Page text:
Arches National Park (Utah) (2012)

This park encloses a sandstone and sand desert area with several groups of stone arches. It gets VERY hot here, carry water on all hikes. The arches occur in several groups with some visible from the road but many accessible only via trails (loop trails of 1-10 miles in the areas of the arches cover most. Delicate arch is the one usually pictured (it rises directly from a flat rock base), and can be viewed from a long distance (>1 mile) from a parking lot at the end of a road, at a somewhat shorter distance from a short but steep trail from this lot, or hiked to via a longer (3 mile) trail. Many of the trails here have scary spots for anyone with a fear of heights. The campground is near the end of the road, 20 miles into the park. It is small and now takes reservations and is generally full.  There is no lodging or other services in the park, but the town of Moab has plenty. There are campgrounds along the colorado river either side of Moab that may be more hospitable than the hot dry area in Arches. (The road from I70 to Moab along the river is particularly scenic as well).  The parking lots in this park can be congested.  One suggestion is to look at when and where the ranger guided hikes are and if you don't plan to be on a ranger hike, avoid the area it is being run and see something else, then come back some other time, since many people go on the ranger hikes and their vehicles fill the lots.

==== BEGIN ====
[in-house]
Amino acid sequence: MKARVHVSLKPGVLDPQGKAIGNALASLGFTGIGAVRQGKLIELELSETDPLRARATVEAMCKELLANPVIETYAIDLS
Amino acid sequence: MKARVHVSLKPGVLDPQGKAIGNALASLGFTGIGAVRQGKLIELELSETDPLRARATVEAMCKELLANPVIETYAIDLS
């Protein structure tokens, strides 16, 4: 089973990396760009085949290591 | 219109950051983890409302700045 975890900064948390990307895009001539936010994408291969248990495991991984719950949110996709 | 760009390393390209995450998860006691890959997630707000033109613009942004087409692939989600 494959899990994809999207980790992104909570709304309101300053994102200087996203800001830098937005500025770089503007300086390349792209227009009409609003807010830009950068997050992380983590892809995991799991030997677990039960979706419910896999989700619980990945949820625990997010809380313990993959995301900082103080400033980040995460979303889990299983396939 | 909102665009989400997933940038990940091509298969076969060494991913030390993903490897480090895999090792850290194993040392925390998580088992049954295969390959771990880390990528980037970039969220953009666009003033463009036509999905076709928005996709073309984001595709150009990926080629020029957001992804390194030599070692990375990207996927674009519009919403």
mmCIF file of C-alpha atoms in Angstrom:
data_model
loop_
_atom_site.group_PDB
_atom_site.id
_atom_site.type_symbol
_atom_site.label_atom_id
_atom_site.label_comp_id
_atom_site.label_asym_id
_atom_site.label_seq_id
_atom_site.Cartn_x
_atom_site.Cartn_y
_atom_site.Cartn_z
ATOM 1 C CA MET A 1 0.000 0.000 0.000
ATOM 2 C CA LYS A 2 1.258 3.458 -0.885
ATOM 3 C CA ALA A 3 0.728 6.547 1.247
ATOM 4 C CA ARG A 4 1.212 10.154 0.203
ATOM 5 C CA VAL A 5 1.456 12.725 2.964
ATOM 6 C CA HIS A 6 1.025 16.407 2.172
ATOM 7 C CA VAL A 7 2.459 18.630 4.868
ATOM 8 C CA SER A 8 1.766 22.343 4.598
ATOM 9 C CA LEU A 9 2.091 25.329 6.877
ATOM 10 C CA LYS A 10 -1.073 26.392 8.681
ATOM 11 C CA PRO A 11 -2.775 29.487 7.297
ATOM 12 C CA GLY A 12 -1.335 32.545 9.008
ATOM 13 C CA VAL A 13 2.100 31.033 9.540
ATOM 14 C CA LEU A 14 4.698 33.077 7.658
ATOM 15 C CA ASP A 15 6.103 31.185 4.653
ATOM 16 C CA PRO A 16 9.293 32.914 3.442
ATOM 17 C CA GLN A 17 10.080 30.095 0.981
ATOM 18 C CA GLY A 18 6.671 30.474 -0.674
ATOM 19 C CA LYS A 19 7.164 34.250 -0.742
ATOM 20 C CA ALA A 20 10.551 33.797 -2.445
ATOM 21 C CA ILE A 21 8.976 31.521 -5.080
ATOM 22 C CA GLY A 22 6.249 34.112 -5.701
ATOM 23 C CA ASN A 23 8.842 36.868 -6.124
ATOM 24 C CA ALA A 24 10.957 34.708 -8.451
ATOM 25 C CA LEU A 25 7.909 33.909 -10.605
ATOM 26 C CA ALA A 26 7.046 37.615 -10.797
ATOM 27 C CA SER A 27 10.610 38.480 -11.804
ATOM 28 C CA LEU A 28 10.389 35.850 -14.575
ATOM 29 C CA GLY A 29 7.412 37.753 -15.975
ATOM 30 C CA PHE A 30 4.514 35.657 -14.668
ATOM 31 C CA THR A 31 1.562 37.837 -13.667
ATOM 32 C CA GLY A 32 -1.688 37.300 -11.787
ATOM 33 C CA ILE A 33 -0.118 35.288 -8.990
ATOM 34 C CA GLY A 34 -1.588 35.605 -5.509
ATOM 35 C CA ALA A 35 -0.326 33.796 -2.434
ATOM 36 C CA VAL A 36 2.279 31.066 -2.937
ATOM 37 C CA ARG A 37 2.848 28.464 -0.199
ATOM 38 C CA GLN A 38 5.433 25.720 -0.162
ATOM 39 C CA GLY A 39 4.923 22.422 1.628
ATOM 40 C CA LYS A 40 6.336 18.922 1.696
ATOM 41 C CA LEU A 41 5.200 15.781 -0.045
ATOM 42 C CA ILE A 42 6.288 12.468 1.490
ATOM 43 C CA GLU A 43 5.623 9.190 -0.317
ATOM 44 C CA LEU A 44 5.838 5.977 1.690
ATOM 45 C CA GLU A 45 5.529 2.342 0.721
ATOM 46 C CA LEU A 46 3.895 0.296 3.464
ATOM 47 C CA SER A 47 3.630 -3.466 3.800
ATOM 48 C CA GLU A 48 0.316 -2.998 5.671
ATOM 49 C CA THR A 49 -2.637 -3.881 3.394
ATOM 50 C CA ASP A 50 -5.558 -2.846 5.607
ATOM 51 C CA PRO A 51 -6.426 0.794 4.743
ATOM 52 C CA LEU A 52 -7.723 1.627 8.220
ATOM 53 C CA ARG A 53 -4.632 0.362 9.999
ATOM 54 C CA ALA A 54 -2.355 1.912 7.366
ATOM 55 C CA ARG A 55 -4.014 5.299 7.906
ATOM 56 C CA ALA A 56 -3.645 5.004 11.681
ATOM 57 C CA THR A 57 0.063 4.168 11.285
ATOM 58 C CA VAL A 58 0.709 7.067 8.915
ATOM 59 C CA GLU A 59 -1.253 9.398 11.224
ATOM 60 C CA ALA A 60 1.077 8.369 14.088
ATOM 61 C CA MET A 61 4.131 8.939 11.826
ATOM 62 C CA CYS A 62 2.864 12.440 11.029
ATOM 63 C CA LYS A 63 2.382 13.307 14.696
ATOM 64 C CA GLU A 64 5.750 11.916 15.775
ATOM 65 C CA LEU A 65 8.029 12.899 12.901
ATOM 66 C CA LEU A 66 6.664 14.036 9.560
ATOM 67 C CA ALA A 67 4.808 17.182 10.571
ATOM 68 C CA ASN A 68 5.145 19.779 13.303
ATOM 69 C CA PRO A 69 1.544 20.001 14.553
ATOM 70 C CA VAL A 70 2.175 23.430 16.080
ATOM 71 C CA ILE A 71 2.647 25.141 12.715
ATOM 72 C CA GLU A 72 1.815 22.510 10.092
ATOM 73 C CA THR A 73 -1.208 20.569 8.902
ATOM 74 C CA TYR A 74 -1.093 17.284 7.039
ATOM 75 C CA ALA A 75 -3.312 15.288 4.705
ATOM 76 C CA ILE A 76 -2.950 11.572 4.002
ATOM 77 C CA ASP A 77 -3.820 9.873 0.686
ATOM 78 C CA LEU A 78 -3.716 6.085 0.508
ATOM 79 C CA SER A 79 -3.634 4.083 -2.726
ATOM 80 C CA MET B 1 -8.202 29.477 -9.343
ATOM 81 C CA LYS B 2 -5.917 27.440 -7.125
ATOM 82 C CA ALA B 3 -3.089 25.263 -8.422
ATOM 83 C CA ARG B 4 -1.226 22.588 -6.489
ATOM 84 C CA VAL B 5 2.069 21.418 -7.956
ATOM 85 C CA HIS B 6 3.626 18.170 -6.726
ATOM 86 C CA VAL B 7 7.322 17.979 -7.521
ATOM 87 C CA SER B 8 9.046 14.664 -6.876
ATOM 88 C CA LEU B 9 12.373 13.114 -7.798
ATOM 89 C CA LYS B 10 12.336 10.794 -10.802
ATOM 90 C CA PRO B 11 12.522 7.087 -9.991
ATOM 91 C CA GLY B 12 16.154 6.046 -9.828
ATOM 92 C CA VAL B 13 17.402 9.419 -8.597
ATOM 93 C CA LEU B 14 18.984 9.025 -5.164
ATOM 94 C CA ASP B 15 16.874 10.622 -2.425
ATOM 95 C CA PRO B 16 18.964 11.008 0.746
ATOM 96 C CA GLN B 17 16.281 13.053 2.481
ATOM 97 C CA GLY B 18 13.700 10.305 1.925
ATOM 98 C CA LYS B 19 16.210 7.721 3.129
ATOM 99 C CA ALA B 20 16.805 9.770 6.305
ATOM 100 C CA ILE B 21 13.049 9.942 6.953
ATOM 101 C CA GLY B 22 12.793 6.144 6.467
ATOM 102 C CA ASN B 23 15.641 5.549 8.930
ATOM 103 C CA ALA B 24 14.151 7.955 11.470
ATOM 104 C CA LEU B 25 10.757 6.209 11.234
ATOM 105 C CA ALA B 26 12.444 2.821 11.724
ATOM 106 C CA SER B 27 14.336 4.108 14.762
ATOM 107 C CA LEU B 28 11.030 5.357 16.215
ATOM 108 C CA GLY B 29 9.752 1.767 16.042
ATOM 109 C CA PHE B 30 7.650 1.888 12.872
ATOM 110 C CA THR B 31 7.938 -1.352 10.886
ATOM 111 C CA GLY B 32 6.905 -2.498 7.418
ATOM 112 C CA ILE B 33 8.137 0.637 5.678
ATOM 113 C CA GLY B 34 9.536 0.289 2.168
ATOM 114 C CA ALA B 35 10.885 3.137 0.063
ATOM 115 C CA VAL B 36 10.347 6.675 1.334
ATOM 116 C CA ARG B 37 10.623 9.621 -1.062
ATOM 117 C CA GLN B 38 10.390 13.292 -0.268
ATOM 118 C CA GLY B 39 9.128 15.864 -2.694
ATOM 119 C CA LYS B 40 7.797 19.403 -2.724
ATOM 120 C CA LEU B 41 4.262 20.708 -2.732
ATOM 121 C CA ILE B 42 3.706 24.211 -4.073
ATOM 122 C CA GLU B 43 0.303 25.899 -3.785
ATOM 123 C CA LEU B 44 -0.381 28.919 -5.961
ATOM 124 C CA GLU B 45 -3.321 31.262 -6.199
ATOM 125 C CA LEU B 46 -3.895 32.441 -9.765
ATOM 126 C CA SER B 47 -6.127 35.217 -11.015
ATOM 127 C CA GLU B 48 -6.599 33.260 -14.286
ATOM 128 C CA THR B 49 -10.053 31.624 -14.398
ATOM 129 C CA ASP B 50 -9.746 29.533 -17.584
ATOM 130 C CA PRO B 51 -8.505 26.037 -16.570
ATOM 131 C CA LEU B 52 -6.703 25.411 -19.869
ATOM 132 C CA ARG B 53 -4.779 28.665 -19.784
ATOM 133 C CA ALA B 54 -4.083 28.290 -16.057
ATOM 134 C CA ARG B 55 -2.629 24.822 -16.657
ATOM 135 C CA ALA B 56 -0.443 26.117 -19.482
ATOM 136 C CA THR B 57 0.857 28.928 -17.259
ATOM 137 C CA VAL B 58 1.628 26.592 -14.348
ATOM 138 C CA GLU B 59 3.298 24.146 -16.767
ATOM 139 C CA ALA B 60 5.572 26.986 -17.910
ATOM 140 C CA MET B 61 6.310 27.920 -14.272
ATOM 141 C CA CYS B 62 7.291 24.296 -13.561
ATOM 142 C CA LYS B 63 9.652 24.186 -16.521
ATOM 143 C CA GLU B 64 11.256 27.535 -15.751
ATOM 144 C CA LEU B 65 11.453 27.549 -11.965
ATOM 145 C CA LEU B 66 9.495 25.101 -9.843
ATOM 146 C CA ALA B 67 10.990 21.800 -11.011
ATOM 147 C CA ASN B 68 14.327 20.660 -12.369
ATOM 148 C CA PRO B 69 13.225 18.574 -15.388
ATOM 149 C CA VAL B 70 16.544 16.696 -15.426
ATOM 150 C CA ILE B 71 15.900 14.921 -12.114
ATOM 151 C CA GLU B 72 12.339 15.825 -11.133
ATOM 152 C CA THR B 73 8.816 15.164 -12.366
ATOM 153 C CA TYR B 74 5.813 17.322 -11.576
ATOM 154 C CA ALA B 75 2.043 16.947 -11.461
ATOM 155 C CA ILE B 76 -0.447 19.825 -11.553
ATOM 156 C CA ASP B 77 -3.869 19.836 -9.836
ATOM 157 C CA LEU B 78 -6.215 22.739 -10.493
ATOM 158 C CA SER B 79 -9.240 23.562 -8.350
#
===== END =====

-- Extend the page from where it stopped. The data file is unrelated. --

Canyonlands National Park (Utah) (2012)

This is a huge park of mostly wilderness area. Most is only accessible via dirt roads. The park includes canyons of the Green and Colarado river which have carved canyons within canyons in the rock. Good paved roads enter north of Moab (island in the sky area) and 50 miles south of Moab (needles area), while the west side is accessible only on Gravel and dirt). There is primitive campground (no water) at the end of the Island in the sky road and no other services. A more normal campground can be found at the end of the needles area. There are short trails off both these roads as well as trailheads to longer trails into the back country. Most people only go to look at the canyons here on an afternoon. Proper appreciation probably requires a Jeep and/or an overnight back country trip.  The Needles area is particularly attractive for day hikes, but it's a long (45 mile) road into it off the main road with no services.